Global arms suppliers must halt the transfer of small arms, ammunition and other equipment to the Egyptian military and security forces, Amnesty International has said, after the army again violently dispersed protests in Cairo.
Earlier this month, Amnesty released information showing that the USA had repeatedly transferred ammunition to Egypt despite the security forces' violent crackdown on protesters. Reports have also emerged of tear gas supplied by the UK in the late 1990s being used against protesters.
The organisation has condemned the excessive use of force against protesters in Egypt and called for a cessation of all transfers of small arms, light weapons and related munitions and equipment to the country, as well as a halt to all internal security equipment that could be used for the violent suppression of human rights - such as tear gas, rubber and plastic bullets and armoured vehicles.
According to the Egyptian Ministry of Health, at least 11 people have been killed and hundreds injured during the last week. At least 300 people have been arrested and referred to the prosecution, among them at least 11 women and many minors reportedly as young as ten years old. Around 50 more were arrested for several hours and then released. All were reportedly badly beaten and those still in detention are being denied medical treatment.
The violence began when military personnel moved in to clear a sit-in outside the cabinet buildings, burning tents, beating protesters with sticks and tyres and throwing stones and sharp items. The armed forces went on to use live ammunition and shotguns against protesters.
Amnesty said that available video footage, showing harsh and prolonged beatings, indicated that military police were using excessive force gratuitously, with the aim of punishing demonstrators rather than maintaining law and order. A video of military police dragging two women, one of whose clothes had been torn off, along the ground before severely beating and stamping on them has been circulated on the internet, provoking widespread outrage.
Amnesty International Middle East and North Africa Deputy Director Hassiba Hadj Sahraoui said:“It can no longer be considered acceptable to supply the Egyptian army with the types of weaponry, munitions and other equipment that are being used to help carry out the brutal acts we have seen used against protesters.
“It is clear that either the military police has been given orders to disperse demonstrators at any cost, or the Supreme Council of the Armed Forces does not control the army and security forces. Either scenario is equally worrying.
“The army, which has adopted a paternalistic attitude towards women since it has been in charge, has singled out women protesters for humiliation and degrading treatment. The aim of behaviour like this seems to be to deter women from demonstrating.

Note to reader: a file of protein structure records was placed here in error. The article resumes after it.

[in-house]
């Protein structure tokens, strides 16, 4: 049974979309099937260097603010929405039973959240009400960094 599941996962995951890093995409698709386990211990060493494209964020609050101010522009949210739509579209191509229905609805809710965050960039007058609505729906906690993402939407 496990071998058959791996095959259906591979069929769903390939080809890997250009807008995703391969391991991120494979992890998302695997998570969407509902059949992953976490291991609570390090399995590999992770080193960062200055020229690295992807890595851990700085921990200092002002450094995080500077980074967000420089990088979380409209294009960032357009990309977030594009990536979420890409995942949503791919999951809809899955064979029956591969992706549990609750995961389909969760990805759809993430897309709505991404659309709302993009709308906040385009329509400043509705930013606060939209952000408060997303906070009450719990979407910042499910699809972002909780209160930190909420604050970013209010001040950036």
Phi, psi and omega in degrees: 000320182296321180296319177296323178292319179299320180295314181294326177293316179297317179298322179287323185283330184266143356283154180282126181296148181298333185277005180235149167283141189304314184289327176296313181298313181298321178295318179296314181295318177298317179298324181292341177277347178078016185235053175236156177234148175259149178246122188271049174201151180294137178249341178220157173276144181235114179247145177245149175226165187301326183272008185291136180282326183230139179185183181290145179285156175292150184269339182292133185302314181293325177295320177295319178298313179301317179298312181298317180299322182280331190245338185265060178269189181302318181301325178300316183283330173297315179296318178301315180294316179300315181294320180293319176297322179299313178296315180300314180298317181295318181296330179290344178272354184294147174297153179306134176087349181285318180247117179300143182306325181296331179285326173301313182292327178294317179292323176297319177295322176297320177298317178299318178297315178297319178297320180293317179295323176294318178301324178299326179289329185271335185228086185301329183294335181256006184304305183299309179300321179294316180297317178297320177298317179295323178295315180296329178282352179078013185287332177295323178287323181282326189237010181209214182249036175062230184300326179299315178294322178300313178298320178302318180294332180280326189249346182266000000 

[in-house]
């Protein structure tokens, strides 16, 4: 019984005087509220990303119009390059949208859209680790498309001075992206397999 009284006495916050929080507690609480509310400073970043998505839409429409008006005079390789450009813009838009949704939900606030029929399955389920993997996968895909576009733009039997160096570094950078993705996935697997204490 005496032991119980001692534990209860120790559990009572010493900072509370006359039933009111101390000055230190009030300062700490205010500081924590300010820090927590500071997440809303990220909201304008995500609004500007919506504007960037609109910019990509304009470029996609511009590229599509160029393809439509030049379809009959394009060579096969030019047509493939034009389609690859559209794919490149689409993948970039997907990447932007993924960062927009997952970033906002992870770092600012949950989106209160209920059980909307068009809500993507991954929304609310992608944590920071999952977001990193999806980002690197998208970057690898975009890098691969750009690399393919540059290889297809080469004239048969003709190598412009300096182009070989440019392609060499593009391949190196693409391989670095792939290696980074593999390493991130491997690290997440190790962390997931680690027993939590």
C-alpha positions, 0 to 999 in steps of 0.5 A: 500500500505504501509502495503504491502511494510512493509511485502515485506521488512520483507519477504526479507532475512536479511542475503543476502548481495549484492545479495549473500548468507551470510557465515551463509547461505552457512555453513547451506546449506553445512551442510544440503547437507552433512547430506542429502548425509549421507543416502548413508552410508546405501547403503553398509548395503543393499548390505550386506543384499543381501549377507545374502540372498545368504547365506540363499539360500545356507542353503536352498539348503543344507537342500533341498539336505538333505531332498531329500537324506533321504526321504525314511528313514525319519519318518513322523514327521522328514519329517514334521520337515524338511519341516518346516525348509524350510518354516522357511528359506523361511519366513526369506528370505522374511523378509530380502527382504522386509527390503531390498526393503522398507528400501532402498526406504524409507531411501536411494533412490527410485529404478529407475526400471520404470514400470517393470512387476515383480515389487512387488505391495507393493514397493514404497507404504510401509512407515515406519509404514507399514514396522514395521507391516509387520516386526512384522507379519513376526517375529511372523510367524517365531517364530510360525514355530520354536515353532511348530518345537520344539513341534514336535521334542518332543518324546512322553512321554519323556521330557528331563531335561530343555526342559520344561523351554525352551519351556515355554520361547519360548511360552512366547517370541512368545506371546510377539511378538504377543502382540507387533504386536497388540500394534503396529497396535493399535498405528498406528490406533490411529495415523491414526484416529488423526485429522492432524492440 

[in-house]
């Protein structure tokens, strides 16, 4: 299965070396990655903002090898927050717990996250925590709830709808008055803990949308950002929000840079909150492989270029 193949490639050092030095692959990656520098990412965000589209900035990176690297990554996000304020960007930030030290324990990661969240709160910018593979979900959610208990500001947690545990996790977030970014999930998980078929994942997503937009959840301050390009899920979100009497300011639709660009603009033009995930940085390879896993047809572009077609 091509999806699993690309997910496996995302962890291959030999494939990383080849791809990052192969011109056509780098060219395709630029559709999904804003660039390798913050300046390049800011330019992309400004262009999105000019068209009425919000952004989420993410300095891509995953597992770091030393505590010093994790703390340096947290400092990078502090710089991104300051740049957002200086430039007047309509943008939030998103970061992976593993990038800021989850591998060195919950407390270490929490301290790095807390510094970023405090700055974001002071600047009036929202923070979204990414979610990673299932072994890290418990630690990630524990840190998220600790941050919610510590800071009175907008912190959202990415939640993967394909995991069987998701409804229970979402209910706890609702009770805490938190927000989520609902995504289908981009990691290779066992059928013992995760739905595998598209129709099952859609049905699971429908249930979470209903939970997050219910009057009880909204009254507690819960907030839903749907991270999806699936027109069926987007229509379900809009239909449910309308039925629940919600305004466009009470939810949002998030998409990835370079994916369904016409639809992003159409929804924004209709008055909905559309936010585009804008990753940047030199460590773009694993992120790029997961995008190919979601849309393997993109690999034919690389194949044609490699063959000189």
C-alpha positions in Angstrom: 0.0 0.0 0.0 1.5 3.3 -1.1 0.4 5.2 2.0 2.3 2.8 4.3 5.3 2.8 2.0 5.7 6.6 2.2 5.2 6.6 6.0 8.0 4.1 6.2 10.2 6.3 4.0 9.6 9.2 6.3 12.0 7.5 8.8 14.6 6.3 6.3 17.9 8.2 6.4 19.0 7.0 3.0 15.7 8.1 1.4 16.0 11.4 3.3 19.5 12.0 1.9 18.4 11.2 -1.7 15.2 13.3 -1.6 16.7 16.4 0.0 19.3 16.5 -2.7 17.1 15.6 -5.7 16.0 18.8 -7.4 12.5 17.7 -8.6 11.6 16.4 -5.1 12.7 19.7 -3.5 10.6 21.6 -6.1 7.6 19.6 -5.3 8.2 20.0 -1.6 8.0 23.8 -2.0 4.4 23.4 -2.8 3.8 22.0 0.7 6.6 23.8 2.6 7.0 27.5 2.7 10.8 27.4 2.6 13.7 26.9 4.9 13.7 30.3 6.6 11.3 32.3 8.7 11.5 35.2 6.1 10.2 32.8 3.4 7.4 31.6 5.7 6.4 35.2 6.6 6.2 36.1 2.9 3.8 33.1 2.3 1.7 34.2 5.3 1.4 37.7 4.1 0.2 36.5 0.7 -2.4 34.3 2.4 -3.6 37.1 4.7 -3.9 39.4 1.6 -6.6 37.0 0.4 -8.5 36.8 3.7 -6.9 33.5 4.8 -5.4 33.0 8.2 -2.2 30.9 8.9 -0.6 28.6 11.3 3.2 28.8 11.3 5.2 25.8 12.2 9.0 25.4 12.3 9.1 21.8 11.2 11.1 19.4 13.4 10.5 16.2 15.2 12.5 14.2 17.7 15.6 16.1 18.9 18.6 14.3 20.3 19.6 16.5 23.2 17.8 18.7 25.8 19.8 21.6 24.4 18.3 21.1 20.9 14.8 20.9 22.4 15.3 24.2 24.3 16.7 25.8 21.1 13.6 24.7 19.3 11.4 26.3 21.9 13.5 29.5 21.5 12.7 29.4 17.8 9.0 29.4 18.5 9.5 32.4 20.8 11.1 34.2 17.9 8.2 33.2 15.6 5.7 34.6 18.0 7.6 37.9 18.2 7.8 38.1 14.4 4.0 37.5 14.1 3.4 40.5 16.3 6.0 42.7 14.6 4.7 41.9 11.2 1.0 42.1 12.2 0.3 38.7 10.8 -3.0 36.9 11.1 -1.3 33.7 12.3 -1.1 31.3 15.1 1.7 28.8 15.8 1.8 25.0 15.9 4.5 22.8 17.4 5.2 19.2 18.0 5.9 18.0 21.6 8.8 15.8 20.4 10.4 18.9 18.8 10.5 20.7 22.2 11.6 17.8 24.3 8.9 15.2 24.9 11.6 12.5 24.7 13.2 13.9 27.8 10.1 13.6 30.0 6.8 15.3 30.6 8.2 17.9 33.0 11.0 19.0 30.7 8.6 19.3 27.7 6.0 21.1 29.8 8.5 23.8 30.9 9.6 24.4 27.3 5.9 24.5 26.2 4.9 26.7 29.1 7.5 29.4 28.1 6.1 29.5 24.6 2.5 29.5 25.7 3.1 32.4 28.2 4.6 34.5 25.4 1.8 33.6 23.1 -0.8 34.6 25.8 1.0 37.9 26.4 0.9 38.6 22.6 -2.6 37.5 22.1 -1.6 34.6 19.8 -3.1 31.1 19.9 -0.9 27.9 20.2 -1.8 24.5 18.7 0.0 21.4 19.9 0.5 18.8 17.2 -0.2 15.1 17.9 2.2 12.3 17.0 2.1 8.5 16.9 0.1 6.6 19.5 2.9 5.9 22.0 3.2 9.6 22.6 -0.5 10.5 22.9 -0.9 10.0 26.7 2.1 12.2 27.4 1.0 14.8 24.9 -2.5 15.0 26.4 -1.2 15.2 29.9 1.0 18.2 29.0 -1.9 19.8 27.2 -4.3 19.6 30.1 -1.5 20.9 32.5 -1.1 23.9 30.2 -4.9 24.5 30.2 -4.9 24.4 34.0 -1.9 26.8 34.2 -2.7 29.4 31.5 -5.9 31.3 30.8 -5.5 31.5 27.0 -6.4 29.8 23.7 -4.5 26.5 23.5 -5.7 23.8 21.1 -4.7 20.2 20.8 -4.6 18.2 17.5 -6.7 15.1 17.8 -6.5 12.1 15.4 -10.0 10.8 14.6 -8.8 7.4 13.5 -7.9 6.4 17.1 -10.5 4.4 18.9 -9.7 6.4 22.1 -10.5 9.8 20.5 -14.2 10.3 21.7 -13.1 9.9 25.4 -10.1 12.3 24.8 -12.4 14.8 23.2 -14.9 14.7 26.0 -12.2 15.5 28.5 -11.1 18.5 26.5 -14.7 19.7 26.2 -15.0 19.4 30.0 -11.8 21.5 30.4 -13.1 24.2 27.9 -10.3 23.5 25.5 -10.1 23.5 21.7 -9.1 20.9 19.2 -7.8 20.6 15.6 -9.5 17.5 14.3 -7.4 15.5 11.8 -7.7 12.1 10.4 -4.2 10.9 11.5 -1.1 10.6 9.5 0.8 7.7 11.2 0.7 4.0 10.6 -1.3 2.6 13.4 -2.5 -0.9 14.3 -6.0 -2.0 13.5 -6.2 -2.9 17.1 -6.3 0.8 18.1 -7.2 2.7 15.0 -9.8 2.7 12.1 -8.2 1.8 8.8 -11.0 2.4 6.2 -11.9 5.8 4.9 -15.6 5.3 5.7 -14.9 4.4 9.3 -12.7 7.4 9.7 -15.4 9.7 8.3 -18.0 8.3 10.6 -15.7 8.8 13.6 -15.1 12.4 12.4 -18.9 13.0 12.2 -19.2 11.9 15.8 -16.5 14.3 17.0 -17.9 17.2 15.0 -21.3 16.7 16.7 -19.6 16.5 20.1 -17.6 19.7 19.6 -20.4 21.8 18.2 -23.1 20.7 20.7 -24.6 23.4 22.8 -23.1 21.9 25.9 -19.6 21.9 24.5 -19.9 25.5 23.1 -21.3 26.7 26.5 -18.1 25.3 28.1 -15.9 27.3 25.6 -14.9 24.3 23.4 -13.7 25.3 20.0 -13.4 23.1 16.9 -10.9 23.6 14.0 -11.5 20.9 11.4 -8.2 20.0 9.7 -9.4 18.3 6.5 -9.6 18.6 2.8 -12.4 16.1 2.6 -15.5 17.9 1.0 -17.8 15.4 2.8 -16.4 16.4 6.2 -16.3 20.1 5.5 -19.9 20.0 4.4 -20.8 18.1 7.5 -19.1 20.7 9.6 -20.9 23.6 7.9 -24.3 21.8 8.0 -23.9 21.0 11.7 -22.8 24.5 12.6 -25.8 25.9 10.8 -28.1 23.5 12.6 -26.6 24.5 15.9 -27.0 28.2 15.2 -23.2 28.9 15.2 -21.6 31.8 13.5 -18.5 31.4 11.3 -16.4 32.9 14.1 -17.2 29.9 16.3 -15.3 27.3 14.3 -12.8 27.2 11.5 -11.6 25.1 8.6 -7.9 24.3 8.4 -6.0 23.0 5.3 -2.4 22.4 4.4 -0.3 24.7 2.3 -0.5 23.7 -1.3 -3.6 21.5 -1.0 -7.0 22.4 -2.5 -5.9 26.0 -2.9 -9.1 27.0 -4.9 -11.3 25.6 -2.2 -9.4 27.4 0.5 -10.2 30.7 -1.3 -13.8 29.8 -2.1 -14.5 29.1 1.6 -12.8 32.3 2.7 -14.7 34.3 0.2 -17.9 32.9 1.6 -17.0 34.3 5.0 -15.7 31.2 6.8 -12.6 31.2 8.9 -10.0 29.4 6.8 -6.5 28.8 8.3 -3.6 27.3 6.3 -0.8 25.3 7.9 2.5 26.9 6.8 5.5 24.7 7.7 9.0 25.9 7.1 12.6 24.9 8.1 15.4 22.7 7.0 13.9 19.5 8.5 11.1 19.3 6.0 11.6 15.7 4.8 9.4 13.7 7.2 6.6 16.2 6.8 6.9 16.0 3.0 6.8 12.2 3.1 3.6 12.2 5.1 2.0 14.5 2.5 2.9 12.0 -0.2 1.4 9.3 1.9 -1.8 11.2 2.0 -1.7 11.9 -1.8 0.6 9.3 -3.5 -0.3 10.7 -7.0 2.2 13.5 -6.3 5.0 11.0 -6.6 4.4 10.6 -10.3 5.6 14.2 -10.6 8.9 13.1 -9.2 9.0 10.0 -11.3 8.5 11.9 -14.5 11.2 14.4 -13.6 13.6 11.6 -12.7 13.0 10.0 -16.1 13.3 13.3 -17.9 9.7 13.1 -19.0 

“This is sadly in the same vein as the forced ‘virginity tests’ which the armed forces used against female protesters earlier this year.”
Journalists and others filming have been targeted by army and security forces. Amnesty said that this seemed to be part of an effort by the SCAF to portray protesters as rioters and to prevent the documenting of abuses by the army. The SCAF has praised the army and blamed the current violence on protesters, describing them as thugs and vandals who it says have provoked the army and security forces by attacking government property.
One Egyptian army official suggested that protesters in front of the cabinet should be burned in Hitler's ovens. Amnesty said that such statements could only be construed as awarding the army and security forces a licence for abuse.
Last weekend’s events are the third time peaceful protests have turned deadly since October, bringing the total numbers of deaths in protests since then to at least 84 people. In early October at least 28 people, including one soldier, died after a protest against religious discrimination in Cairo turned into a bloodbath. Casualties included bullet wounds and crushed body parts resulting from people being deliberately run over by army vehicles. At least 45 people were killed after a crackdown on protests in Cairo and Alexandria in November. Bodies in the Cairo morgue reportedly showed head and chest wounds from live ammunition, including shotgun wounds. The SCAF has promised to carry out investigations into these cases, but no results have so far been made public.
Hassiba Hadj Sahraoui added:“There has been welcome international condemnation of the SCAF’s actions but more than words, we need to see concrete action by Egypt’s international partners to stop the abuses.
“It is not enough to wait for the outcome of the SCAF’s own investigations into killings of protesters or other investigations. Their allies need to take steps to stop this at source.”